Santa really must have checked his list twice this year.
Very few shoppers returned Christmas gifts at the Valley’s area stores this week, said store managers.
They said they expect bustling crowds to pack the stores this weekend, returning too-small, too-tacky and it’s-not-me items.
“When the holiday falls in the middle of the week, you don’t have high returns because people have to go to work the day after Christmas,” said Target store manager Bob Hingtgen.
The same was true at Fred Meyer, where a trickle of customers stood in a swiftly moving line. Some returned jeans, cracked cutting boards and toys. Others said they were hoping to exchange their loot for something else.
Sherwood Forest resident Jean Griffin went to the superstore to exchange a dark blue pot set.
“I got two sets - exactly the same from my mom and husband,” she said.
In less than two minutes, she was on her way to look for a replacement.
At University City Mall’s J.C. Penney, sales associates said many shopper used gift certificates - one of this season’s most popular items.
“People bought way more than they’re returning,” said Lisa Flyckt.
And when people return items, the experience can be pretty funny, she said. A grandmother bought her 12-year-old daughter size 4 underwear - big enough for a 3-or 4-year-old to fit into.
“Grandmas must have bought gifts twelve years ago ‘cause the kids are saying the gifts are so outdated,” said Flyckt.
At Target, to ease the day-after hassle, clerks issued merchandise vouchers to customers instead of doing on-the-spot, even exchanges.
“The selection today isn’t what it was two weeks ago,” said Hingtgen, of his store’s inventory. With a voucher, customers can come back within 90 days to shop for items they’d like.
But most weren’t waiting.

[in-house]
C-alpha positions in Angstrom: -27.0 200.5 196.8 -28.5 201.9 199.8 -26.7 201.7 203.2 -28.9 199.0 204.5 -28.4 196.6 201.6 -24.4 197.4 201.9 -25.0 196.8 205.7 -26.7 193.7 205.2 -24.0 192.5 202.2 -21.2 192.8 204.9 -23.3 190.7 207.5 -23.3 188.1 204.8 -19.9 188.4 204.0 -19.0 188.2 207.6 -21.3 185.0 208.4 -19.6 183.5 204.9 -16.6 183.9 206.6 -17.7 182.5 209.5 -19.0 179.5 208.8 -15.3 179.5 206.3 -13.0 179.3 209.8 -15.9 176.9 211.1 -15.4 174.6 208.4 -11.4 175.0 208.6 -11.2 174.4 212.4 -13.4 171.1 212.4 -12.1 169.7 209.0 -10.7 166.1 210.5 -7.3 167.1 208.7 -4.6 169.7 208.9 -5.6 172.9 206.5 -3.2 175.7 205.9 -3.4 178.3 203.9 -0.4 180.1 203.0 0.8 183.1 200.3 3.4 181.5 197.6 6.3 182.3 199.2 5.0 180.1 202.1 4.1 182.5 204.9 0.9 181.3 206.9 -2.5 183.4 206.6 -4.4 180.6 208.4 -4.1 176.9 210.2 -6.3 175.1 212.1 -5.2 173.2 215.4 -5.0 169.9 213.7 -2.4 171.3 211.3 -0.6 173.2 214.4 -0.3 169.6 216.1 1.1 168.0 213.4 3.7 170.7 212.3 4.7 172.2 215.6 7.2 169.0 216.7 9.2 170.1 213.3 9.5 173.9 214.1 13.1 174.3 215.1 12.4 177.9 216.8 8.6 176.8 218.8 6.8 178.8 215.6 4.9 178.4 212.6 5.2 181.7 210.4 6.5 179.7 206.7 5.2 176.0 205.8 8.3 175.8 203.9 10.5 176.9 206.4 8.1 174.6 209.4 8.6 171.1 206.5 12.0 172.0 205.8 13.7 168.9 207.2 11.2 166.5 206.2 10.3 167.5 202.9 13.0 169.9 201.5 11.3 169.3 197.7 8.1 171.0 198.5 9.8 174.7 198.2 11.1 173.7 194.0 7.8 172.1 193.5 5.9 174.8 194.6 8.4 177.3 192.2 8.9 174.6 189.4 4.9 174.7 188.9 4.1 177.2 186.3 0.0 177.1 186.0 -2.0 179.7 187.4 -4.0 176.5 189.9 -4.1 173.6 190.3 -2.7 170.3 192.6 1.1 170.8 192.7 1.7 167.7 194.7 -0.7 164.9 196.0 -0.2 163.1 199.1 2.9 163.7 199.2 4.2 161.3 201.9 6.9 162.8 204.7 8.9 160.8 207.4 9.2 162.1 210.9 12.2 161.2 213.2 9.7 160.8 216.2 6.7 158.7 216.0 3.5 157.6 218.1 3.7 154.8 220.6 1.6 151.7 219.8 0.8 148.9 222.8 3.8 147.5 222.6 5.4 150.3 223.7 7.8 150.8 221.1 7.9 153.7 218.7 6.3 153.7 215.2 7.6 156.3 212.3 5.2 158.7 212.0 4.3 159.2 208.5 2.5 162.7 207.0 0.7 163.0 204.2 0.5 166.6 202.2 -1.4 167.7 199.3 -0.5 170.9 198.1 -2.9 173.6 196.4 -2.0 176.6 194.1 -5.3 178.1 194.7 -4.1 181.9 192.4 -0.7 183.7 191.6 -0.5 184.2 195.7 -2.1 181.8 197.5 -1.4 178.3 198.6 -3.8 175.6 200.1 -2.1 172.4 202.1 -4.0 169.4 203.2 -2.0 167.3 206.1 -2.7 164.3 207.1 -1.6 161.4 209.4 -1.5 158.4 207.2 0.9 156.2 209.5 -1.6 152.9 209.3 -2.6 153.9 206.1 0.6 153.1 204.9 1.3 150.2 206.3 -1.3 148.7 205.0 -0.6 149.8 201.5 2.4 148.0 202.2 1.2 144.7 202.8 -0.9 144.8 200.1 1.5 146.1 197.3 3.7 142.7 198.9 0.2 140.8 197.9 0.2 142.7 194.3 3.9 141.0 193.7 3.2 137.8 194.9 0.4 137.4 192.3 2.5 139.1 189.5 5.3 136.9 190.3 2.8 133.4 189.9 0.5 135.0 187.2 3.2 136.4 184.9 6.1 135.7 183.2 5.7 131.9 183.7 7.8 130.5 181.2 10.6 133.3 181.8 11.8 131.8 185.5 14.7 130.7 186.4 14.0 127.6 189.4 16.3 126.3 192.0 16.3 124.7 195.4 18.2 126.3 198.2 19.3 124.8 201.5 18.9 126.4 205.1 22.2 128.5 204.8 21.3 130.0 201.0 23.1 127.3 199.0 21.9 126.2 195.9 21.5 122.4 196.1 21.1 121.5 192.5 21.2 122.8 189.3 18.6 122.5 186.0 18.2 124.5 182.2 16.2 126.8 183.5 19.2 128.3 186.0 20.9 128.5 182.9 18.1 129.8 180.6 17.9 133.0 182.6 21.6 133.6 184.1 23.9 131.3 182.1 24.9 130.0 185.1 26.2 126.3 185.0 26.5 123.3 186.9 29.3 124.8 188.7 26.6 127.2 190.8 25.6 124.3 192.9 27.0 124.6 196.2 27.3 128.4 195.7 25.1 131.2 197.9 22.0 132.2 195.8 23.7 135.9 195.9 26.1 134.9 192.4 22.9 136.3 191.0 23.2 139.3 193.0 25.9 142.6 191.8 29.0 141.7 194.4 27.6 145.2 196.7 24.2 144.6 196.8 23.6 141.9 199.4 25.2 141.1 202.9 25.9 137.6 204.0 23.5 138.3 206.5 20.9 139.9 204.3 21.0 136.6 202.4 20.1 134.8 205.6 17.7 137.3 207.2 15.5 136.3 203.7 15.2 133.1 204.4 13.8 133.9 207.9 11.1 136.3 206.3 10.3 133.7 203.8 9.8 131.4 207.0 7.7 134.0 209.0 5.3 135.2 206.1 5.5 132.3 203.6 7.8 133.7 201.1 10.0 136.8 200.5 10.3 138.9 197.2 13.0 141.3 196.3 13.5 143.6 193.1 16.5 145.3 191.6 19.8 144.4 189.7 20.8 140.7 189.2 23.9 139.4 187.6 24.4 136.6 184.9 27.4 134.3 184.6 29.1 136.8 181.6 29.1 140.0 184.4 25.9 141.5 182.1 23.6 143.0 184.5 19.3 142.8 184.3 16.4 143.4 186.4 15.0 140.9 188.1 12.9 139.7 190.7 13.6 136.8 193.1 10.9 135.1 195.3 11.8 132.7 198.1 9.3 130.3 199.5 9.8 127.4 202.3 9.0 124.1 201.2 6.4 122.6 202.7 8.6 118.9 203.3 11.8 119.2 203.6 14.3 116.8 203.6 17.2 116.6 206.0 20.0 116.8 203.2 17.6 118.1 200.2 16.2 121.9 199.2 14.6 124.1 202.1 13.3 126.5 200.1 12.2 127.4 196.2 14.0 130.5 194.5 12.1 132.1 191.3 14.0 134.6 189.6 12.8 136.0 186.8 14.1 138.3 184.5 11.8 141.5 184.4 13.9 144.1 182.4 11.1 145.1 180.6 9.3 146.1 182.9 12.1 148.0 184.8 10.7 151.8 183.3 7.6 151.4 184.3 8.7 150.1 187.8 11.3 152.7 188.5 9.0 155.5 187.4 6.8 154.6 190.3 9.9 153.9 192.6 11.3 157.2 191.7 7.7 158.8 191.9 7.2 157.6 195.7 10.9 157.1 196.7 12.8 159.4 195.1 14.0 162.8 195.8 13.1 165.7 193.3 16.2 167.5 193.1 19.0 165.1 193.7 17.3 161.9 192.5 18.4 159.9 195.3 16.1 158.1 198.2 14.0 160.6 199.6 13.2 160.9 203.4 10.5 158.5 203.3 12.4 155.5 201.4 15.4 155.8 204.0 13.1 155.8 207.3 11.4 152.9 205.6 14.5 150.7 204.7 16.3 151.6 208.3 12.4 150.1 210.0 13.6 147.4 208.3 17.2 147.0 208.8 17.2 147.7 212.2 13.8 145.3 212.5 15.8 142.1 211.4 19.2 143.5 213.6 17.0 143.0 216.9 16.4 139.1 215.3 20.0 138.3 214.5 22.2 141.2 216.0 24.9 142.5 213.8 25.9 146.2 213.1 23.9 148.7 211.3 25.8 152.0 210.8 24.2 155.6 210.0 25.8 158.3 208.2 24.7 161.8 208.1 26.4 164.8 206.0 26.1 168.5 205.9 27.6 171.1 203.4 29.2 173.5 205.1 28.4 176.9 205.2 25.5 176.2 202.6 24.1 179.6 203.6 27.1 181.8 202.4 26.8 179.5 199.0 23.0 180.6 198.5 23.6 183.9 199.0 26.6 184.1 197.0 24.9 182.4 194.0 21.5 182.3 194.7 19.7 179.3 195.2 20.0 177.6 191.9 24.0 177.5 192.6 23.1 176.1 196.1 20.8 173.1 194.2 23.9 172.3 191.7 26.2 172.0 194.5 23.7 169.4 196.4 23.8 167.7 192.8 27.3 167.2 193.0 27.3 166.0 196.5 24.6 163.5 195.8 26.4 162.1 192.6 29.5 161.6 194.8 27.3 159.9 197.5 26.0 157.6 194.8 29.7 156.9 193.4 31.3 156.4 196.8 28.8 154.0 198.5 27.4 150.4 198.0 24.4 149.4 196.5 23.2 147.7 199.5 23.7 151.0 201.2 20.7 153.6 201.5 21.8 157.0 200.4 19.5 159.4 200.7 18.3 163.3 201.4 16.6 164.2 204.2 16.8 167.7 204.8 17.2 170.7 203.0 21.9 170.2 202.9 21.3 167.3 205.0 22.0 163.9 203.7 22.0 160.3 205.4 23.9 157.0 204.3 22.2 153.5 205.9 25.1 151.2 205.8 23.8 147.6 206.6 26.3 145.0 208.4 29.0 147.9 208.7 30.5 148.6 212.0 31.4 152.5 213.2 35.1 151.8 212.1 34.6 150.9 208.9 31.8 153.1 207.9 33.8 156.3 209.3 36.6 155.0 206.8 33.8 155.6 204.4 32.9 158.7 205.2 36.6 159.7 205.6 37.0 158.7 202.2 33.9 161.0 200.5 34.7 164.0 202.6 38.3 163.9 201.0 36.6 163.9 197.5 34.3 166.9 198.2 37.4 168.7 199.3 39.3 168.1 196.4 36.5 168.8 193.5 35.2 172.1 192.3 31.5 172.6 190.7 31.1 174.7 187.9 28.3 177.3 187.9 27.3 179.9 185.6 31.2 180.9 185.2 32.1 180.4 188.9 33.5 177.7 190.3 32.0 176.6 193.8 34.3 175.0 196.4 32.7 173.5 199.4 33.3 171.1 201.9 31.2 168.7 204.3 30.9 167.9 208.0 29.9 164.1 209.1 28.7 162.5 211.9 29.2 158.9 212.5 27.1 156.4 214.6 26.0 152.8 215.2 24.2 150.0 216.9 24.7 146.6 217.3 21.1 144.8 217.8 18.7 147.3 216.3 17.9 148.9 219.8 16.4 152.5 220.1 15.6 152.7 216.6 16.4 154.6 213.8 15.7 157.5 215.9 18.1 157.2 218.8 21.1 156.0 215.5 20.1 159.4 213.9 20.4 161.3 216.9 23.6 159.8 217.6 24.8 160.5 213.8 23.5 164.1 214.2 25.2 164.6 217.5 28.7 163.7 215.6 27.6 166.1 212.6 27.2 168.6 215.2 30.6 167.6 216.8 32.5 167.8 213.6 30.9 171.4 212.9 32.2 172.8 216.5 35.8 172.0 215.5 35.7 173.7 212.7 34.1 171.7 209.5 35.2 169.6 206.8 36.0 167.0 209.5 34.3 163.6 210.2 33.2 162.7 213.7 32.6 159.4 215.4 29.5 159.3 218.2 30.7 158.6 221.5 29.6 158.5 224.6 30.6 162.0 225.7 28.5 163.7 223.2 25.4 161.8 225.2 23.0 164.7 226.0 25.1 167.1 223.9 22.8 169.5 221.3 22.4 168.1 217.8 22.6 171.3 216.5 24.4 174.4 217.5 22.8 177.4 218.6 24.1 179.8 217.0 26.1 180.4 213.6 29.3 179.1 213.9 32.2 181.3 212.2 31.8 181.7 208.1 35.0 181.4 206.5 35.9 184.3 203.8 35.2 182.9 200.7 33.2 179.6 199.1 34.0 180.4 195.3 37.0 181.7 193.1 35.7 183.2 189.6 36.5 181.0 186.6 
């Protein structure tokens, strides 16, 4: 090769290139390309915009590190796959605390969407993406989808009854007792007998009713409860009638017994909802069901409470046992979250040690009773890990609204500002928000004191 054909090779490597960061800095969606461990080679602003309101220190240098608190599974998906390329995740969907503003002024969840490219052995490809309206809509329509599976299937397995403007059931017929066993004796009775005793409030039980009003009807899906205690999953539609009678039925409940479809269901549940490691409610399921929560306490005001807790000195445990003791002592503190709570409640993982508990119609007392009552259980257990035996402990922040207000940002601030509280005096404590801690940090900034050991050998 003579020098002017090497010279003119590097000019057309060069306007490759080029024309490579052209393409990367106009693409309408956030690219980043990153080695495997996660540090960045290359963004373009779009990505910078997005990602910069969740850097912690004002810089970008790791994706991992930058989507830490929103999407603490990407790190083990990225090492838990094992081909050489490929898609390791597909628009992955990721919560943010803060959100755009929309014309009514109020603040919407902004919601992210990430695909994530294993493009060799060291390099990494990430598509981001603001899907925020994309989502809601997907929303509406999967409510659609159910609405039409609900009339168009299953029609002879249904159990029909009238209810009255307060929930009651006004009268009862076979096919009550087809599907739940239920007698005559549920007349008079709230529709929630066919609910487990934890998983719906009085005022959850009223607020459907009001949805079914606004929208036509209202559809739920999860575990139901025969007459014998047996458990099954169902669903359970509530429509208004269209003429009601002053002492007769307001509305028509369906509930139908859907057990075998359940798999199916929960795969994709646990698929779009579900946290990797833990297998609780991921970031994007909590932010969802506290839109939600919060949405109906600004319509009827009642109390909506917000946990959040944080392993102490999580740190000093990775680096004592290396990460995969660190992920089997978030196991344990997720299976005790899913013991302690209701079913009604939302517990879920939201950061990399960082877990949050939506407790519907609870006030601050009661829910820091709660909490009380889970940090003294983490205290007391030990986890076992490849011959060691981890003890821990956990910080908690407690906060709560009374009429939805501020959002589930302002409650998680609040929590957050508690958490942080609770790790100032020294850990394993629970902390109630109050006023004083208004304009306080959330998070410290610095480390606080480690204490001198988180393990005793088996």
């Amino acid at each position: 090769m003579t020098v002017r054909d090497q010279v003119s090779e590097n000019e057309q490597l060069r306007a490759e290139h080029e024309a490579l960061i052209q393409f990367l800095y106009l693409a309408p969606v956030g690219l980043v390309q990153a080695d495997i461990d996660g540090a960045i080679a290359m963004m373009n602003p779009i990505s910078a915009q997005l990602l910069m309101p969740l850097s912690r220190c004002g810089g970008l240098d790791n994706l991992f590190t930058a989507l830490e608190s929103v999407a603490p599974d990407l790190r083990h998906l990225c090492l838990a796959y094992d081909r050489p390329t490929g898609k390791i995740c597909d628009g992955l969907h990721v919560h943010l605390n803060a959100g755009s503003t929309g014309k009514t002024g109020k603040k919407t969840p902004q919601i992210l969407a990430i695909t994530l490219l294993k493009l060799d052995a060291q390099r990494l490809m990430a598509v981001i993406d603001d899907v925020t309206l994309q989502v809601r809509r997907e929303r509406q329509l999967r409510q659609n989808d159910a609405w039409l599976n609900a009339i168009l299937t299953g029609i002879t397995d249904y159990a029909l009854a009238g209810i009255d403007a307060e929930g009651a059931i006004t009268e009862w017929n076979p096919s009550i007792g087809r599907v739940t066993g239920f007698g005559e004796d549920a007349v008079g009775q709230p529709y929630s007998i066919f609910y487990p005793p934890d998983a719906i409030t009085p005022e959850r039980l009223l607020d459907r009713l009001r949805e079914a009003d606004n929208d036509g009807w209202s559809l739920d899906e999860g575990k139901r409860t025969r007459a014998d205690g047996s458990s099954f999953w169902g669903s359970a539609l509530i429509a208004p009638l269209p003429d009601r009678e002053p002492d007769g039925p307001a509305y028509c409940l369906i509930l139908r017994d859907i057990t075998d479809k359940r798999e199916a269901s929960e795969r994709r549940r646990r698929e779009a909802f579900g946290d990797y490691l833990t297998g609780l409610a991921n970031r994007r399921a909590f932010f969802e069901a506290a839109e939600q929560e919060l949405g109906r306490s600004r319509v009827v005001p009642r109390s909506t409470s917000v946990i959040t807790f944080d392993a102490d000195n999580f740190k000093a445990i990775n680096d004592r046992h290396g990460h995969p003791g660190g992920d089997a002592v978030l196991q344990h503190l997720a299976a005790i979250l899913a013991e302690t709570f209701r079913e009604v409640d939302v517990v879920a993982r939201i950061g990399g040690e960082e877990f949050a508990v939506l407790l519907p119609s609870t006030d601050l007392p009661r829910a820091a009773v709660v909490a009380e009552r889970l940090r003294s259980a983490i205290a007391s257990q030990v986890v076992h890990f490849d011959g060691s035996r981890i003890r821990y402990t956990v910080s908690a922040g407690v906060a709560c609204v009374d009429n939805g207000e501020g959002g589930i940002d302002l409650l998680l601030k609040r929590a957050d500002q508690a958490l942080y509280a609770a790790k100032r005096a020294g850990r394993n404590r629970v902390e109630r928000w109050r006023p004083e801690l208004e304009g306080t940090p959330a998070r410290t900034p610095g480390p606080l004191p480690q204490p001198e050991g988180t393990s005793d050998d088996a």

In fact, checkstands and cash registers were abuzz with people pushing carts full of ornaments, wrapping paper, cards - and next year’s Christmas gifts.
As the usual day-after-Christmas routine goes, all holiday items were 50 percent off marked prices at Fred Meyer and Target.
“If it’s Christmasy, it’s going out the door,” said Patrick Muzi, a Fred Meyer assistant manager. “The lines have been non-stop.”
The same was true at Target where a throng of bated-breath shoppers waited behind locked doors at 7 a.m. Hingtgen said early morning gogetters bolted to the trim-a-tree section.
There, carts bumped into each other as moms, dads and even little ones climbed up shelves to reach Christmas cards on the tippy top. Shoppers tried to be polite when one grabbed an item the other desperately wanted. It was bargain heaven.
Lynn Kennedy and her two daughters, Lisa and Carey, searched through Target’s Christmas village leftovers.
“This is how we got our village started,” said Lynn Kennedy. Every year, the three head out to add to their “It’s a Wonderful Life” collection at half price.
Back at Target, Hingtgen had words of encouragement for his staff during what he thinks will be a busy weekend.
“We’re really good about taking these folks’ money before Christmas,” he said. “We can at least be good at giving some of it back. The holiday season doesn’t end on the 24th.”
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